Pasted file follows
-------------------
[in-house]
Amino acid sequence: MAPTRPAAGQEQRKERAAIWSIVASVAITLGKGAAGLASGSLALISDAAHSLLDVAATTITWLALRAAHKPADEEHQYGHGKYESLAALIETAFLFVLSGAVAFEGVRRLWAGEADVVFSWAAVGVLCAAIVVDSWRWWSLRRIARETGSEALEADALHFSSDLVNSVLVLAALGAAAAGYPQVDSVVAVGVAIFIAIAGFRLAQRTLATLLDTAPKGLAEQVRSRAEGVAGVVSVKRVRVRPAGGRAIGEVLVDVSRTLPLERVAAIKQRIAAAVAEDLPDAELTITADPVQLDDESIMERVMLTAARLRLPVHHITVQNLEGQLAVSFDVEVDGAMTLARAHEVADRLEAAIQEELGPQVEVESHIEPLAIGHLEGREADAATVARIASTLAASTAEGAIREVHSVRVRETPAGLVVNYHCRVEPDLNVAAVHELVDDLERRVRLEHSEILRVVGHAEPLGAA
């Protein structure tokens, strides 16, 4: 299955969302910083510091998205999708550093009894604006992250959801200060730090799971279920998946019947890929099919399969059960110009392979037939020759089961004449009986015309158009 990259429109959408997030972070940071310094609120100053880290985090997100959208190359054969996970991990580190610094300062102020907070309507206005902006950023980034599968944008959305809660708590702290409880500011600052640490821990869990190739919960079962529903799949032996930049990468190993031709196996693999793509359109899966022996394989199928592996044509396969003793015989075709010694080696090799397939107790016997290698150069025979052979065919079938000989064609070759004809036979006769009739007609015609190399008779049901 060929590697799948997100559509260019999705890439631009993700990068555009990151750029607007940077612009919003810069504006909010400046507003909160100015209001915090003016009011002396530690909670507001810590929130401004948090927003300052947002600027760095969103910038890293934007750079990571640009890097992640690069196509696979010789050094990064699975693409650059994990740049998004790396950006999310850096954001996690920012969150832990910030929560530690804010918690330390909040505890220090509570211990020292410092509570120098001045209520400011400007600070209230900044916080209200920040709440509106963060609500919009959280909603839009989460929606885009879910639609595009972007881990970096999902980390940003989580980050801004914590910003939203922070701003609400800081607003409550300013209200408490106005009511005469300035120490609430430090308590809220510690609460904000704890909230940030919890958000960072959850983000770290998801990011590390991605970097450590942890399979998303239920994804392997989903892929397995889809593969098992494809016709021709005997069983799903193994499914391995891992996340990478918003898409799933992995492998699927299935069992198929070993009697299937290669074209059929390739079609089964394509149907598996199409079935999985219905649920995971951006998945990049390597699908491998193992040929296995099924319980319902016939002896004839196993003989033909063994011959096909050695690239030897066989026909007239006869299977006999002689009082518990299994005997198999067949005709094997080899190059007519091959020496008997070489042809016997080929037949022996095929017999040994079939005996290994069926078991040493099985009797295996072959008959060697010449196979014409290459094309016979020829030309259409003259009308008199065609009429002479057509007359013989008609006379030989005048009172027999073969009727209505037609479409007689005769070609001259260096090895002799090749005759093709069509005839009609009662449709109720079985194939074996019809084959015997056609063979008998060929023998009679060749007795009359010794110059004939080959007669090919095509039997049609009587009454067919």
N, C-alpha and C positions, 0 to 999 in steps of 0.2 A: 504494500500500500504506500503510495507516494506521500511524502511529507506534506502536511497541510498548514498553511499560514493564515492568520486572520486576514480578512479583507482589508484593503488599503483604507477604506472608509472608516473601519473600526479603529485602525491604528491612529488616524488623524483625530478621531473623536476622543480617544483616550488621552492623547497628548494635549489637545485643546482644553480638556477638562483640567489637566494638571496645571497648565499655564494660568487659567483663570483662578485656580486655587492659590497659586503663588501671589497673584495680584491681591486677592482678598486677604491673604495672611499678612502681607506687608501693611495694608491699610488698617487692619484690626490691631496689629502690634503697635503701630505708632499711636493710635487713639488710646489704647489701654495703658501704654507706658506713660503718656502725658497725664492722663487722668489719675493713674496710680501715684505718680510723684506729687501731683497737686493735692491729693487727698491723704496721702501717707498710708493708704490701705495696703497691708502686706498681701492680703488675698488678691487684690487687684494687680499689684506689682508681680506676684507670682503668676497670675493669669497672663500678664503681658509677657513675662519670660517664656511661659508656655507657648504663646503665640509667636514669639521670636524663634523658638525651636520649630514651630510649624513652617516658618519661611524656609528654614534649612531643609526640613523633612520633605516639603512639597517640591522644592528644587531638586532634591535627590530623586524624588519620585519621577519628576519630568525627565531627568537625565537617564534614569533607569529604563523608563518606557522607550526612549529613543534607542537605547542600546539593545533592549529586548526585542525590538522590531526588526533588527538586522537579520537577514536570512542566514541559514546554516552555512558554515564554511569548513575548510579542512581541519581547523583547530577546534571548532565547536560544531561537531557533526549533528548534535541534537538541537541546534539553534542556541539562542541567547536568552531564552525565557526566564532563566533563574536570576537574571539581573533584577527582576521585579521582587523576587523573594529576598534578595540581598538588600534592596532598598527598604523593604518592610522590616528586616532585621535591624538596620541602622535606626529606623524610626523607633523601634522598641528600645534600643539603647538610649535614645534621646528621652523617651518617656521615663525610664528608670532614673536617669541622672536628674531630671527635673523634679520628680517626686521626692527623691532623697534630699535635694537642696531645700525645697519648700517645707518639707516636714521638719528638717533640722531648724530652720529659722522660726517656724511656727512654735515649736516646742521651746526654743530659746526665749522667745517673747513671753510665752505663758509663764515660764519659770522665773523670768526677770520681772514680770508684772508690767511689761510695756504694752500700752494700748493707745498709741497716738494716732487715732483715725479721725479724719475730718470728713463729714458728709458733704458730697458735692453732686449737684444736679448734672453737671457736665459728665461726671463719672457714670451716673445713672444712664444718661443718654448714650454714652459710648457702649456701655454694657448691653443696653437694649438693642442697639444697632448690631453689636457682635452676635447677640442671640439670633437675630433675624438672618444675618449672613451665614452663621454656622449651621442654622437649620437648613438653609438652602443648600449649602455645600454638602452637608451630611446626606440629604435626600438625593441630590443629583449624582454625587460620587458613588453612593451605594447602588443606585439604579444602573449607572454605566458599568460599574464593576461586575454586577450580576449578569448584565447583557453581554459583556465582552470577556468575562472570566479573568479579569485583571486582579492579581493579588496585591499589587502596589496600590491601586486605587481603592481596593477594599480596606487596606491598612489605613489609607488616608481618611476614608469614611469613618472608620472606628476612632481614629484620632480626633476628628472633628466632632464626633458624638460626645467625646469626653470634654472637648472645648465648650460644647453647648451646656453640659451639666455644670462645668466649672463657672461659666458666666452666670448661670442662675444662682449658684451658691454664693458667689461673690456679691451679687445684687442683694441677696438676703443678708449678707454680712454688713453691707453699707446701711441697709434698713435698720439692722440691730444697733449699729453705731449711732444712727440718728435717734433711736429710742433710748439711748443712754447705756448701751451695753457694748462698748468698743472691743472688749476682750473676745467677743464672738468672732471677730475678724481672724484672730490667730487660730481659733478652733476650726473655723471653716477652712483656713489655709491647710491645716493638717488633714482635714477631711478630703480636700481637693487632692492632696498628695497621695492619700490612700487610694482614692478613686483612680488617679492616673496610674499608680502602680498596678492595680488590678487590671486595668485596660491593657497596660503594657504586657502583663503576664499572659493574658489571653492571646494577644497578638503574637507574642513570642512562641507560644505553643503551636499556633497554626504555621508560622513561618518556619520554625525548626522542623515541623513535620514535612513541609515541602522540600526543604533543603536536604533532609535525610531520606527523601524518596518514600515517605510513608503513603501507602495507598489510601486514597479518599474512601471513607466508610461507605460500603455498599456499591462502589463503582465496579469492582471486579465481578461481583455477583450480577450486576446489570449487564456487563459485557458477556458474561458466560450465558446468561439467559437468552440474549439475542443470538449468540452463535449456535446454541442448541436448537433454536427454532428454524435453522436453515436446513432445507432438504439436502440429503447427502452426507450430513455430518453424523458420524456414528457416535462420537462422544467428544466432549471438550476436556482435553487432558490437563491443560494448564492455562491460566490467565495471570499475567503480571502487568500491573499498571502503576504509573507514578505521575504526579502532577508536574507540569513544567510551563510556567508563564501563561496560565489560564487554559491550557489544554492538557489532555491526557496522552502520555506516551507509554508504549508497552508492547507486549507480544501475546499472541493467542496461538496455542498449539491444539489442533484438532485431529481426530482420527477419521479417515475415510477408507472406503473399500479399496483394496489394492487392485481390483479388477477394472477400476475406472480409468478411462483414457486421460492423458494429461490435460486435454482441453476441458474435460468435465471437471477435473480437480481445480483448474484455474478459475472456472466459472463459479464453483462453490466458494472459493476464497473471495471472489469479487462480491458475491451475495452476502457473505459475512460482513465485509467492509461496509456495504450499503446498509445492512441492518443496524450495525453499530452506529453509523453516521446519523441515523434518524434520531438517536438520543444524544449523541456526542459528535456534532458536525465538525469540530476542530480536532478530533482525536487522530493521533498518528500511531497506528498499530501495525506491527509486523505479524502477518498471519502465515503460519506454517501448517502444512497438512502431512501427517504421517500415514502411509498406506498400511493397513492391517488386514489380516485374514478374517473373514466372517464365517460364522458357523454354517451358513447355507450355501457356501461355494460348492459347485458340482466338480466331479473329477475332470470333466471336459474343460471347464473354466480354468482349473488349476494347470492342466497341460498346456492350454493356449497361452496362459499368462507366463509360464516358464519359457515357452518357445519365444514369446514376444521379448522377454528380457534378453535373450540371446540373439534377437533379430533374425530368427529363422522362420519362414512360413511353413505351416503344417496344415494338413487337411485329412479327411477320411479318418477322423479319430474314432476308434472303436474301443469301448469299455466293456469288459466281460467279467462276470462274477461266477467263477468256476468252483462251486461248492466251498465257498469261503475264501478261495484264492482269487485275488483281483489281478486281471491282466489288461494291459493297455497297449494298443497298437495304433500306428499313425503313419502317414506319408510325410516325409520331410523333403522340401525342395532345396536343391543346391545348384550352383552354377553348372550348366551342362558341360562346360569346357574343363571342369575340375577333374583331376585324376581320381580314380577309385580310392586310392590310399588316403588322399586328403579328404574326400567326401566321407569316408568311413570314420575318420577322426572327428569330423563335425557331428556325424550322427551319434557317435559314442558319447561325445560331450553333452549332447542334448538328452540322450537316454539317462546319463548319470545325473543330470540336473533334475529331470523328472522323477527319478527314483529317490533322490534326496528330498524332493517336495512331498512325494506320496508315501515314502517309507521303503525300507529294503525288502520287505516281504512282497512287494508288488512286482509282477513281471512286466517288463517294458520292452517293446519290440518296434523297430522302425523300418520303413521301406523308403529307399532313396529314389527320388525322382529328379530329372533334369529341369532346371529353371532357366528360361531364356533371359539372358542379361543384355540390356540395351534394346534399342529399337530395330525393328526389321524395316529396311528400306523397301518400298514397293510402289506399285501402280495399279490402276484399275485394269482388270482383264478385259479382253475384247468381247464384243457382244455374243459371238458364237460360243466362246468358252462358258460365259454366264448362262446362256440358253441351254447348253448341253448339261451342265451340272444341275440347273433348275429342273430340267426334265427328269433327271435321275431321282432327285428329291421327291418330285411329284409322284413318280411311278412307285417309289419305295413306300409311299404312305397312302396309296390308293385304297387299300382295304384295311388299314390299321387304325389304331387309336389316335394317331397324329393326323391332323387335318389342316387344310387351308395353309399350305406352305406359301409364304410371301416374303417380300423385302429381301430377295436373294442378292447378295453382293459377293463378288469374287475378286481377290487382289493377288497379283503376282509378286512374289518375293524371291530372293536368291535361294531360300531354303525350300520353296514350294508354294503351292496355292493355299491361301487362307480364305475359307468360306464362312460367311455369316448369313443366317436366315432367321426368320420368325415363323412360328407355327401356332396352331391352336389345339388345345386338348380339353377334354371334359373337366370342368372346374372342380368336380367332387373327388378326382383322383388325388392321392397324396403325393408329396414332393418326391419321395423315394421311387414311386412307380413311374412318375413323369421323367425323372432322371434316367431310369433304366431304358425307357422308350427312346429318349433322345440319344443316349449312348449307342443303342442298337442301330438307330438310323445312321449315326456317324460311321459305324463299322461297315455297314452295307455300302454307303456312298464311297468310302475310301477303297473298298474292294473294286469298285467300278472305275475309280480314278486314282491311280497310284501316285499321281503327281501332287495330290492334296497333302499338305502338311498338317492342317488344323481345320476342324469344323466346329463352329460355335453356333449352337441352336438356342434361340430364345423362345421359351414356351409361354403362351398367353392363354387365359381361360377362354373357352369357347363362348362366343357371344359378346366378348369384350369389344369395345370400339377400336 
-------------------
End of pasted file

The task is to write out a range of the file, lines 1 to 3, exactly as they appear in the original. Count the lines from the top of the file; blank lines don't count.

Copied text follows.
[in-house]
Amino acid sequence: MAPTRPAAGQEQRKERAAIWSIVASVAITLGKGAAGLASGSLALISDAAHSLLDVAATTITWLALRAAHKPADEEHQYGHGKYESLAALIETAFLFVLSGAVAFEGVRRLWAGEADVVFSWAAVGVLCAAIVVDSWRWWSLRRIARETGSEALEADALHFSSDLVNSVLVLAALGAAAAGYPQVDSVVAVGVAIFIAIAGFRLAQRTLATLLDTAPKGLAEQVRSRAEGVAGVVSVKRVRVRPAGGRAIGEVLVDVSRTLPLERVAAIKQRIAAAVAEDLPDAELTITADPVQLDDESIMERVMLTAARLRLPVHHITVQNLEGQLAVSFDVEVDGAMTLARAHEVADRLEAAIQEELGPQVEVESHIEPLAIGHLEGREADAATVARIASTLAASTAEGAIREVHSVRVRETPAGLVVNYHCRVEPDLNVAAVHELVDDLERRVRLEHSEILRVVGHAEPLGAA
């Protein structure tokens, strides 16, 4: 299955969302910083510091998205999708550093009894604006992250959801200060730090799971279920998946019947890929099919399969059960110009392979037939020759089961004449009986015309158009 990259429109959408997030972070940071310094609120100053880290985090997100959208190359054969996970991990580190610094300062102020907070309507206005902006950023980034599968944008959305809660708590702290409880500011600052640490821990869990190739919960079962529903799949032996930049990468190993031709196996693999793509359109899966022996394989199928592996044509396969003793015989075709010694080696090799397939107790016997290698150069025979052979065919079938000989064609070759004809036979006769009739007609015609190399008779049901 060929590697799948997100559509260019999705890439631009993700990068555009990151750029607007940077612009919003810069504006909010400046507003909160100015209001915090003016009011002396530690909670507001810590929130401004948090927003300052947002600027760095969103910038890293934007750079990571640009890097992640690069196509696979010789050094990064699975693409650059994990740049998004790396950006999310850096954001996690920012969150832990910030929560530690804010918690330390909040505890220090509570211990020292410092509570120098001045209520400011400007600070209230900044916080209200920040709440509106963060609500919009959280909603839009989460929606885009879910639609595009972007881990970096999902980390940003989580980050801004914590910003939203922070701003609400800081607003409550300013209200408490106005009511005469300035120490609430430090308590809220510690609460904000704890909230940030919890958000960072959850983000770290998801990011590390991605970097450590942890399979998303239920994804392997989903892929397995889809593969098992494809016709021709005997069983799903193994499914391995891992996340990478918003898409799933992995492998699927299935069992198929070993009697299937290669074209059929390739079609089964394509149907598996199409079935999985219905649920995971951006998945990049390597699908491998193992040929296995099924319980319902016939002896004839196993003989033909063994011959096909050695690239030897066989026909007239006869299977006999002689009082518990299994005997198999067949005709094997080899190059007519091959020496008997070489042809016997080929037949022996095929017999040994079939005996290994069926078991040493099985009797295996072959008959060697010449196979014409290459094309016979020829030309259409003259009308008199065609009429002479057509007359013989008609006379030989005048009172027999073969009727209505037609479409007689005769070609001259260096090895002799090749005759093709069509005839009609009662449709109720079985194939074996019809084959015997056609063979008998060929023998009679060749007795009359010794110059004939080959007669090919095509039997049609009587009454067919």